Senate GOP Blinks in Nomination Fight
Senate sources say a deal has been struck to avert Harry Reid's threatened "nuclear option" on nominations. By deal, we mean that Senate Republicans ceded the point and will now allow votes to confirm 7 pending nominations from the White House. They extracted a minor concession from Senate Democrats, who retain the ability to threaten the "nuclear option" on future nominations.
Although the White House hasn't yet agreed to the deal, it would have to withdraw the nominations of Sharon Block and Robert Griffin to the National Labor Relations Board and replace them with alternative nominees. The two had previously been recess-appointed to the Board, an action a federal court ruled unconstitutional. The Senate had previously reached an agreement that alternatives would be nominated, but the White House ignored that deal.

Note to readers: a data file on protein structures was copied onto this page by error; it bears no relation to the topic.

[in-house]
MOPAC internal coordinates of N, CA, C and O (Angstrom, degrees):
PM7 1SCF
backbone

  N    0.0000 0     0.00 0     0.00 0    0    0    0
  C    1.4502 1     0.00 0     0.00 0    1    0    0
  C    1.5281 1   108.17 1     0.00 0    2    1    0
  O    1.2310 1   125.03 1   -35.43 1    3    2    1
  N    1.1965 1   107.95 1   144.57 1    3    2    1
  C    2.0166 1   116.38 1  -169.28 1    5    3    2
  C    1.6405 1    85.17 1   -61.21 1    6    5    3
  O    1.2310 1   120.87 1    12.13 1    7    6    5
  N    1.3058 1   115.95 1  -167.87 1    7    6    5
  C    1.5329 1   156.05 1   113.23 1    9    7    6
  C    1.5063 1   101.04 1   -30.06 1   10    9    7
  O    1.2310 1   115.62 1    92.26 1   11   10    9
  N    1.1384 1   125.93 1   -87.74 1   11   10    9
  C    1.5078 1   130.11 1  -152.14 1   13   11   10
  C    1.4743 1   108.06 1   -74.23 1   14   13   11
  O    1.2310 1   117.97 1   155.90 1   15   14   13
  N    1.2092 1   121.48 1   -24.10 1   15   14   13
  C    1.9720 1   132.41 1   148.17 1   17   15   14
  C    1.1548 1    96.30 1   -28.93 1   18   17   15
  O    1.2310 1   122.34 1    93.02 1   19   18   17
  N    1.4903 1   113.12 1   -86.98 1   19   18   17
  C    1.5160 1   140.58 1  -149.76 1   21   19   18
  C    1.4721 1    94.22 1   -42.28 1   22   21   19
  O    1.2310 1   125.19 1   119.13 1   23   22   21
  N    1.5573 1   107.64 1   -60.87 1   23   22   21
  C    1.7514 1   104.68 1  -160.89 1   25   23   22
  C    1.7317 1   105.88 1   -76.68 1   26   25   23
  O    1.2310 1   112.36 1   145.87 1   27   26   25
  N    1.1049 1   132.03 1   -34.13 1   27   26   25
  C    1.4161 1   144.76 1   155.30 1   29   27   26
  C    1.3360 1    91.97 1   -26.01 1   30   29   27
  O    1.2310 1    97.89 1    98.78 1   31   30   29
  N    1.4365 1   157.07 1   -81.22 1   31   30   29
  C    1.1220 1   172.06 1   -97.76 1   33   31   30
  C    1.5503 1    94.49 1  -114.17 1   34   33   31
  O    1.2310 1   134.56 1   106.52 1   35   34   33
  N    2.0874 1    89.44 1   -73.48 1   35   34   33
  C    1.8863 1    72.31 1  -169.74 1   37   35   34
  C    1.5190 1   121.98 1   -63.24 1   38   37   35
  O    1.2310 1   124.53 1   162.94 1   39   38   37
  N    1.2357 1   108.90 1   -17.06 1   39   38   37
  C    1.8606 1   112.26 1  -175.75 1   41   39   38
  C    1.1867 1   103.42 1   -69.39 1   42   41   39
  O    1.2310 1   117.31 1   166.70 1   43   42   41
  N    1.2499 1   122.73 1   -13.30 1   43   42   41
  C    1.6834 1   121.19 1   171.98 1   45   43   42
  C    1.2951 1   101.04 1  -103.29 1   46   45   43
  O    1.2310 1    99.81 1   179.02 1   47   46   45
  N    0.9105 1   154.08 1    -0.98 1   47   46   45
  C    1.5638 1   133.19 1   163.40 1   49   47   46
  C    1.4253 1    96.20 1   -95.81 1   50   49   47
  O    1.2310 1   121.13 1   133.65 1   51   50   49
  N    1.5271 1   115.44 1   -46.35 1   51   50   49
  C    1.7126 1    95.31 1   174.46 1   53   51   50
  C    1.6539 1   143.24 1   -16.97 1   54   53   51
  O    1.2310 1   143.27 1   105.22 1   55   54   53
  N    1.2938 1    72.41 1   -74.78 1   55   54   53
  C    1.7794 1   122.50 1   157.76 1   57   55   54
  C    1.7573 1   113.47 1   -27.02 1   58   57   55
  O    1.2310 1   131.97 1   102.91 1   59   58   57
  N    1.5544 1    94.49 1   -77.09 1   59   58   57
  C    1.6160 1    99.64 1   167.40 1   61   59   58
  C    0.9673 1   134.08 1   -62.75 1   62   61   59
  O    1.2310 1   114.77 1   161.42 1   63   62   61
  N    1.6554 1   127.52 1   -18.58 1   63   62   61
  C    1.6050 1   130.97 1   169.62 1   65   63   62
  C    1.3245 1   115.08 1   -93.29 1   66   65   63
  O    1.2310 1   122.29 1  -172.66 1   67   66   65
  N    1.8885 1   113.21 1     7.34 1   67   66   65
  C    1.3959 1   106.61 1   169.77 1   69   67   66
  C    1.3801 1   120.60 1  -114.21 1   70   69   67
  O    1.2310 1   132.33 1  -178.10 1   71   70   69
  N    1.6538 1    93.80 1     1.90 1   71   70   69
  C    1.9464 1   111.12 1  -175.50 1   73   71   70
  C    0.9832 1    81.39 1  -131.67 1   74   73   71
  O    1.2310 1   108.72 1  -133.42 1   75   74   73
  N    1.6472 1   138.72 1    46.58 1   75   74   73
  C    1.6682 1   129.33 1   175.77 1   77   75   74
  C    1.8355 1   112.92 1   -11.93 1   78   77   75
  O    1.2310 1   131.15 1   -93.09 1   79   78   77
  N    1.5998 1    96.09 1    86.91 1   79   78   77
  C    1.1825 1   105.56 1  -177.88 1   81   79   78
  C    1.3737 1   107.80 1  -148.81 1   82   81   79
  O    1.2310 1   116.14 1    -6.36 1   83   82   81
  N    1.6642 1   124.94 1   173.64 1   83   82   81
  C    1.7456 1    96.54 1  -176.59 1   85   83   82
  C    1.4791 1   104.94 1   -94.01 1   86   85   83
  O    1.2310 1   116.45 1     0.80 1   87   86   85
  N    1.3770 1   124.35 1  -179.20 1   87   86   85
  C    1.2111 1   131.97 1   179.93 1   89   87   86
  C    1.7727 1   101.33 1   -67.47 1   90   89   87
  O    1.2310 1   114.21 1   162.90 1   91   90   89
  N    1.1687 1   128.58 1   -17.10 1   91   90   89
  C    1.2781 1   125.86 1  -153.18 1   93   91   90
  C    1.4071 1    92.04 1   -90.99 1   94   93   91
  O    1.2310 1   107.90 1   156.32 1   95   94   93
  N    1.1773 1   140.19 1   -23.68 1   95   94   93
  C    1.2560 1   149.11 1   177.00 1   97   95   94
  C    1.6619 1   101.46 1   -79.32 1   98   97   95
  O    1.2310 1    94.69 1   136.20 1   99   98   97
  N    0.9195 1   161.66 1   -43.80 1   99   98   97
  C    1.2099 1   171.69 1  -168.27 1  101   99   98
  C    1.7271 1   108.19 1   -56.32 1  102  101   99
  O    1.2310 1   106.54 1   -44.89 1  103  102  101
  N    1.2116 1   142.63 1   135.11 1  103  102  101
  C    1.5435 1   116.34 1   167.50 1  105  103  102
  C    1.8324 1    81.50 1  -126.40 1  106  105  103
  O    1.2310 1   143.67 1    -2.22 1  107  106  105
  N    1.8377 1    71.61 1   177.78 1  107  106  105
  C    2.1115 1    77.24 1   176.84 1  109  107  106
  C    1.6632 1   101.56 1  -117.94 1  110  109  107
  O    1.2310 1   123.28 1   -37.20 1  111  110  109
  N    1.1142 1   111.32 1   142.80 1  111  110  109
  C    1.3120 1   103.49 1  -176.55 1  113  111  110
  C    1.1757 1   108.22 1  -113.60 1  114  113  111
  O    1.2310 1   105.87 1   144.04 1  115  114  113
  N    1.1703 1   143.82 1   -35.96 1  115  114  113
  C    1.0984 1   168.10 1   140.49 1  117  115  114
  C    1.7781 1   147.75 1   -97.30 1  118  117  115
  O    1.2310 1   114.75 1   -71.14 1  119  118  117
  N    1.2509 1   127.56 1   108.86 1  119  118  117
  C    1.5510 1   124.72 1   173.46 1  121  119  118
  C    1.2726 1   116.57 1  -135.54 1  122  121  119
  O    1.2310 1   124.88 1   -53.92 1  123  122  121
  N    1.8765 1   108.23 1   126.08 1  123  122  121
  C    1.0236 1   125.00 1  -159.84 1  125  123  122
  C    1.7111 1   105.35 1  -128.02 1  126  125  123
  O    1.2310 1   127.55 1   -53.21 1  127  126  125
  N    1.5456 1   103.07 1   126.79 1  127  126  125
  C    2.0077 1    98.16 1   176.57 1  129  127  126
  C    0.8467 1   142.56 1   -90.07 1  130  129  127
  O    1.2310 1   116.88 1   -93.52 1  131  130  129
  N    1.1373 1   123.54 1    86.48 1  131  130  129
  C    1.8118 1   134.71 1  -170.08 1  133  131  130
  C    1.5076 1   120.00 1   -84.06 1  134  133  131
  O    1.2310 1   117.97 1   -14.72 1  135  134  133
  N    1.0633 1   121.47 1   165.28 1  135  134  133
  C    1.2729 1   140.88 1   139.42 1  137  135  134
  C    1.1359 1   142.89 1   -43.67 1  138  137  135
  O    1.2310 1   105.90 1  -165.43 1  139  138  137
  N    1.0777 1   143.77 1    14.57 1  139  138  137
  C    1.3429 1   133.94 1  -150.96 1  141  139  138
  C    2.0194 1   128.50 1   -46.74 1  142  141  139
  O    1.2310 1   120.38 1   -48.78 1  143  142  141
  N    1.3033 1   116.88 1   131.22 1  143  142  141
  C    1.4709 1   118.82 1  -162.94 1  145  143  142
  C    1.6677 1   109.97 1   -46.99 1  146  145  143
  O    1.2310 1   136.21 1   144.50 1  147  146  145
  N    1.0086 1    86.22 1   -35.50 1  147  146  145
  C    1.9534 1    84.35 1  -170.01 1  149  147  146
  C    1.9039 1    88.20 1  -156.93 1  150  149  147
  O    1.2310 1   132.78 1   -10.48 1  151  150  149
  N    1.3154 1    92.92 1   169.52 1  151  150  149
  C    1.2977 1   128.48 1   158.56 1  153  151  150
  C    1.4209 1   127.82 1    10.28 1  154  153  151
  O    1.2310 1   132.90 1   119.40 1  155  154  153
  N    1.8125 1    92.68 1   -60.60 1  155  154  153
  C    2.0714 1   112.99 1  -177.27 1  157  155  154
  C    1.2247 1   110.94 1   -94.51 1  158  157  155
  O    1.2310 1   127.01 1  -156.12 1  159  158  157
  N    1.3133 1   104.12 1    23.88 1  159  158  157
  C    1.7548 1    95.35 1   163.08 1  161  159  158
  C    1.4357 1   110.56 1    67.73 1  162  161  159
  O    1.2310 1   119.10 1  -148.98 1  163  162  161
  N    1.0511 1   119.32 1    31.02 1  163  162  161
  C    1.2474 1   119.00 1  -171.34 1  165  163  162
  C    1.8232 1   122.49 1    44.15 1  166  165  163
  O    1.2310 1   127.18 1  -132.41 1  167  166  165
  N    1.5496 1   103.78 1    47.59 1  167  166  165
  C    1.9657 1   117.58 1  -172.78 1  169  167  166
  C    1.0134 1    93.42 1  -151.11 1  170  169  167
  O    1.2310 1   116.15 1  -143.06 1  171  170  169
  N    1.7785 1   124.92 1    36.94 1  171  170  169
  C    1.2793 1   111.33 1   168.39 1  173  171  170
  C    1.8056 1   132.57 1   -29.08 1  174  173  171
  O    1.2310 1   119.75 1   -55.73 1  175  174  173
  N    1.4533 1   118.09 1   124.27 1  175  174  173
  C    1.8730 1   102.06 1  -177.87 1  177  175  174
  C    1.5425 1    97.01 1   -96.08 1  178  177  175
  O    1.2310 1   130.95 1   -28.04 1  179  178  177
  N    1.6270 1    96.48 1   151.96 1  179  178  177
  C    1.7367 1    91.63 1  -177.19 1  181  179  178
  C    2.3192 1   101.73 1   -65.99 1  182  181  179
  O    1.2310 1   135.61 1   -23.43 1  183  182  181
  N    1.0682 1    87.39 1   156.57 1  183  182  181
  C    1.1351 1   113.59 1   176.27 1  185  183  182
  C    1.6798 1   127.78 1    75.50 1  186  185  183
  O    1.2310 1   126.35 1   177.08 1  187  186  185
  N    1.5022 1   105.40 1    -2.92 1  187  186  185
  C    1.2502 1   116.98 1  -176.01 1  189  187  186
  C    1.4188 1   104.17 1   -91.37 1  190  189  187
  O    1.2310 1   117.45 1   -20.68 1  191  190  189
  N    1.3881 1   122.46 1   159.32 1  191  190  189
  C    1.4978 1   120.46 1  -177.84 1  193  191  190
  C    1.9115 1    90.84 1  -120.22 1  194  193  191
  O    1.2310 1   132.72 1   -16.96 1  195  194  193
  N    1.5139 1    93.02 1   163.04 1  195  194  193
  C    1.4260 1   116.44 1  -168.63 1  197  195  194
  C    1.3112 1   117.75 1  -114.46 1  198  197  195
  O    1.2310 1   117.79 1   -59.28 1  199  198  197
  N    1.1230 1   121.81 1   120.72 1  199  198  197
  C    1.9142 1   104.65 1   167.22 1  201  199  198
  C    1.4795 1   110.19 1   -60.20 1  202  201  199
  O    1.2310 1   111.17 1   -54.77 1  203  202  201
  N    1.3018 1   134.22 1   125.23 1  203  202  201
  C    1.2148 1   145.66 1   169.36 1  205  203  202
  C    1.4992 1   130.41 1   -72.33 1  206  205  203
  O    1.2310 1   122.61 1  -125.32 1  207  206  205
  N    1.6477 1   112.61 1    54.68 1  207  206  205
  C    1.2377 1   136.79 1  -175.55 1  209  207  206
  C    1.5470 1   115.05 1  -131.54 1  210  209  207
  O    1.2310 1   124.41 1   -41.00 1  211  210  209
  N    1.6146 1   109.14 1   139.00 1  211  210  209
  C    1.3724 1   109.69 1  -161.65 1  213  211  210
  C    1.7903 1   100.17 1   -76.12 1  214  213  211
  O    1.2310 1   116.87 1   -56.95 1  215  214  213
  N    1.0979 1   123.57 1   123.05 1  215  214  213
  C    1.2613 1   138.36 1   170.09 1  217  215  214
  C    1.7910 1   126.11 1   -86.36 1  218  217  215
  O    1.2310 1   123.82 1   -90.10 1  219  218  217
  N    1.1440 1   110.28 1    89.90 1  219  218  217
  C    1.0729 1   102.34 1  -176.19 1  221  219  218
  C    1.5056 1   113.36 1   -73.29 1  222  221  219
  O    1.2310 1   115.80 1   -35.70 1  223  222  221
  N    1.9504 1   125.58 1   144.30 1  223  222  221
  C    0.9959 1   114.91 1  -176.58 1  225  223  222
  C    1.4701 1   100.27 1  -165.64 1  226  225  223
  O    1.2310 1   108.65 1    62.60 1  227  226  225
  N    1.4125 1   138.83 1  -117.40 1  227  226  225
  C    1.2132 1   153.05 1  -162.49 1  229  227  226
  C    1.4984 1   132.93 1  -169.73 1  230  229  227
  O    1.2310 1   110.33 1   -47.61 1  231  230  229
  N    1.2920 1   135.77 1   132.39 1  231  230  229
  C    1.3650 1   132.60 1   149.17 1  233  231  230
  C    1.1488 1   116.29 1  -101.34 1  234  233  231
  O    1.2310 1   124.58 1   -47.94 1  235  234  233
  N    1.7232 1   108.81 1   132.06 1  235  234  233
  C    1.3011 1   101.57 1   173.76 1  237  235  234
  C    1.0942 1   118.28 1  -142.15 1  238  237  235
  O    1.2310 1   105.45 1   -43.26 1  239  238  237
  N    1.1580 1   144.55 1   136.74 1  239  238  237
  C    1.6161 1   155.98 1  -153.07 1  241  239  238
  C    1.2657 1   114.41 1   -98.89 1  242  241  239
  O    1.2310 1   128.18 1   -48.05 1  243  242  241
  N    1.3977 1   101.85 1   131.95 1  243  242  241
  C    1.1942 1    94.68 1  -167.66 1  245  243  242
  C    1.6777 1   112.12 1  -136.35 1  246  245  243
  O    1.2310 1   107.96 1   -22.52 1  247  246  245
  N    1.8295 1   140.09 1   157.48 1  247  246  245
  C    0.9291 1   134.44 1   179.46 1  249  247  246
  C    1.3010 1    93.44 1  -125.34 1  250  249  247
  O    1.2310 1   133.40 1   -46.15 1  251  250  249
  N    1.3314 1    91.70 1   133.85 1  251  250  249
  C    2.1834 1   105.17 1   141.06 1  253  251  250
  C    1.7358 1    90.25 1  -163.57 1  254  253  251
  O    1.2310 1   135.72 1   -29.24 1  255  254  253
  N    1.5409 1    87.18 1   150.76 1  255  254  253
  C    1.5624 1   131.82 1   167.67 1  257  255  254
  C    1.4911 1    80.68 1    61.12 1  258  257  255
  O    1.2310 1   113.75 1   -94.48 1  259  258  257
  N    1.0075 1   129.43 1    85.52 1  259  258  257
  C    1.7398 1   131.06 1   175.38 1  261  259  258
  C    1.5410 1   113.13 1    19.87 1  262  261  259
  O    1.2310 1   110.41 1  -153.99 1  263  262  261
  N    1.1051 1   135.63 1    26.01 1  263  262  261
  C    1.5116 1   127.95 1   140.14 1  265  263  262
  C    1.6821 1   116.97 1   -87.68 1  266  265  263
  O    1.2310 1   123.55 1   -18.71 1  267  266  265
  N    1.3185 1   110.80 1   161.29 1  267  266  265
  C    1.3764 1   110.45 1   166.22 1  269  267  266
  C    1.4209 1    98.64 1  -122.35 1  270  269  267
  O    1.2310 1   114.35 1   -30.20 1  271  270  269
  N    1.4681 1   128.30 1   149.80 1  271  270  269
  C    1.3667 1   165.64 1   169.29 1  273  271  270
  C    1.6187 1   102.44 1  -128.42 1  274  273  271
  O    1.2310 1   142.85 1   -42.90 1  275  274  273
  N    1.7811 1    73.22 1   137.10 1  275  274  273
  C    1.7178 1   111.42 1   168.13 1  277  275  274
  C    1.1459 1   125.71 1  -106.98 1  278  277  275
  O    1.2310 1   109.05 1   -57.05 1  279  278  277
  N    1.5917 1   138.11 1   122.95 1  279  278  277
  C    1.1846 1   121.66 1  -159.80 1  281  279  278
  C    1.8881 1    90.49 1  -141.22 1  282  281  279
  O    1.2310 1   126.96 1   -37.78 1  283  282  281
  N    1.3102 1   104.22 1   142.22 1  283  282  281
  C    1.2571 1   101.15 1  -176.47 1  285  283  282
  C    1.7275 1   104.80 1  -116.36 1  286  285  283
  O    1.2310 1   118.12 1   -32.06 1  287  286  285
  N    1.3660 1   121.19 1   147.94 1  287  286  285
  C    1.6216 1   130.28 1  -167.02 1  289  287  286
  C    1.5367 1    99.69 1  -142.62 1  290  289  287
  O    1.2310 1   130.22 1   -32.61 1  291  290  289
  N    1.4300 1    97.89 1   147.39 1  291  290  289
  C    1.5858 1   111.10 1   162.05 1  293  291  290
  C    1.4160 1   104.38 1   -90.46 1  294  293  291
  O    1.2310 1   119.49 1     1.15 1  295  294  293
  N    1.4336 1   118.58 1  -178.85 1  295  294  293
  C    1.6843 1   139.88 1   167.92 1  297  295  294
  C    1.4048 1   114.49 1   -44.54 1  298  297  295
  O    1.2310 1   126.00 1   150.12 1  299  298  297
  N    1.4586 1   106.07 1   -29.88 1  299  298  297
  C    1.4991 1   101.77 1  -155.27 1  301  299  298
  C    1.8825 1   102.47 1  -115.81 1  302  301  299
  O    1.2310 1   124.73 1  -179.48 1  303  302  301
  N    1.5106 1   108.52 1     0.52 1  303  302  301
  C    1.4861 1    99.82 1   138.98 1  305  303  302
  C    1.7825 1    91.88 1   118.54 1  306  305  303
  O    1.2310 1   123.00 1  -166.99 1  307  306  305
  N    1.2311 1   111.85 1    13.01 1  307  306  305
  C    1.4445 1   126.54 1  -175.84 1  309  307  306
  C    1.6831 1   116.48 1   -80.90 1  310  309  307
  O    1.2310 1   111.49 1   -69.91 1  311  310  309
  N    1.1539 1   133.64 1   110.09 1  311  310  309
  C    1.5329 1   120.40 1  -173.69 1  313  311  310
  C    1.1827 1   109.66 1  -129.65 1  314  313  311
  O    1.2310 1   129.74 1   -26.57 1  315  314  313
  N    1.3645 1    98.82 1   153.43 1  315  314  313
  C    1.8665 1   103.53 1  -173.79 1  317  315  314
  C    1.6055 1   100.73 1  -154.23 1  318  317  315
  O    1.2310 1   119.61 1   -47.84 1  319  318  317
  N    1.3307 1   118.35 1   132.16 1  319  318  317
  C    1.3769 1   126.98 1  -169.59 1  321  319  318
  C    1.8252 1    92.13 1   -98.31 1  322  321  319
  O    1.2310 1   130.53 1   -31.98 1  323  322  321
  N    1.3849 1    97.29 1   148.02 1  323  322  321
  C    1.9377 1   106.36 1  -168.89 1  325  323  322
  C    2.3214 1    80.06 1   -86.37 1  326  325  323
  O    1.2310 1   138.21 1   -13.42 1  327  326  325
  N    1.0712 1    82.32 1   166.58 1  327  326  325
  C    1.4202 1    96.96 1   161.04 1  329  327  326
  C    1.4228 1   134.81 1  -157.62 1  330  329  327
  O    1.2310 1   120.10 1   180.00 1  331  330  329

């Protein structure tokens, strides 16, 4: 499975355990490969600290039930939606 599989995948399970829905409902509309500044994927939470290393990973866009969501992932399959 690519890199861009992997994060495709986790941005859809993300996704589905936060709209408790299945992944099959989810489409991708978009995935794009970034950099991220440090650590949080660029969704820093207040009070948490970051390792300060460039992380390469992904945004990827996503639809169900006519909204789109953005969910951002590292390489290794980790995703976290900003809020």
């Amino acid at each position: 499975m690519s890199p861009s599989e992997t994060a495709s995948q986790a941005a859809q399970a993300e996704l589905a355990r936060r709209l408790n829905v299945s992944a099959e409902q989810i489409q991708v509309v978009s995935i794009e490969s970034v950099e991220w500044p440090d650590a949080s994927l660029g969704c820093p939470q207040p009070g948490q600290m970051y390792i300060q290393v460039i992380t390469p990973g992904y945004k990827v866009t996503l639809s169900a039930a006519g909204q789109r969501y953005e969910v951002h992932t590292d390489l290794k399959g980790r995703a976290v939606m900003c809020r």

Before the deal was announced, Democrat Sen. Carl Levin came out publicly against Reid's rule change. Levin said changes to the Senate rules have to receive 67 votes, rather than the simply majority Reid asserts.
Sens. McCain, Alexander, Graham, Corker and Hoeven have spent the last several days trying to avert Reid's nuclear option, which would prevent filibusters on Executive Branch nominations. The deal they secured creates a de-facto nuclear option. The GOP won't block the pending nominations, who can now be confirmed by a simply majority.
The Senate will likely now operate with a temporary right to filibuster a nominee. The minority will have the ability to filibuster a controversial nominee until Reid wants to have a vote. A perpetual debate over the "nuclear option" is now a feature, not a bug, of Senate procedure.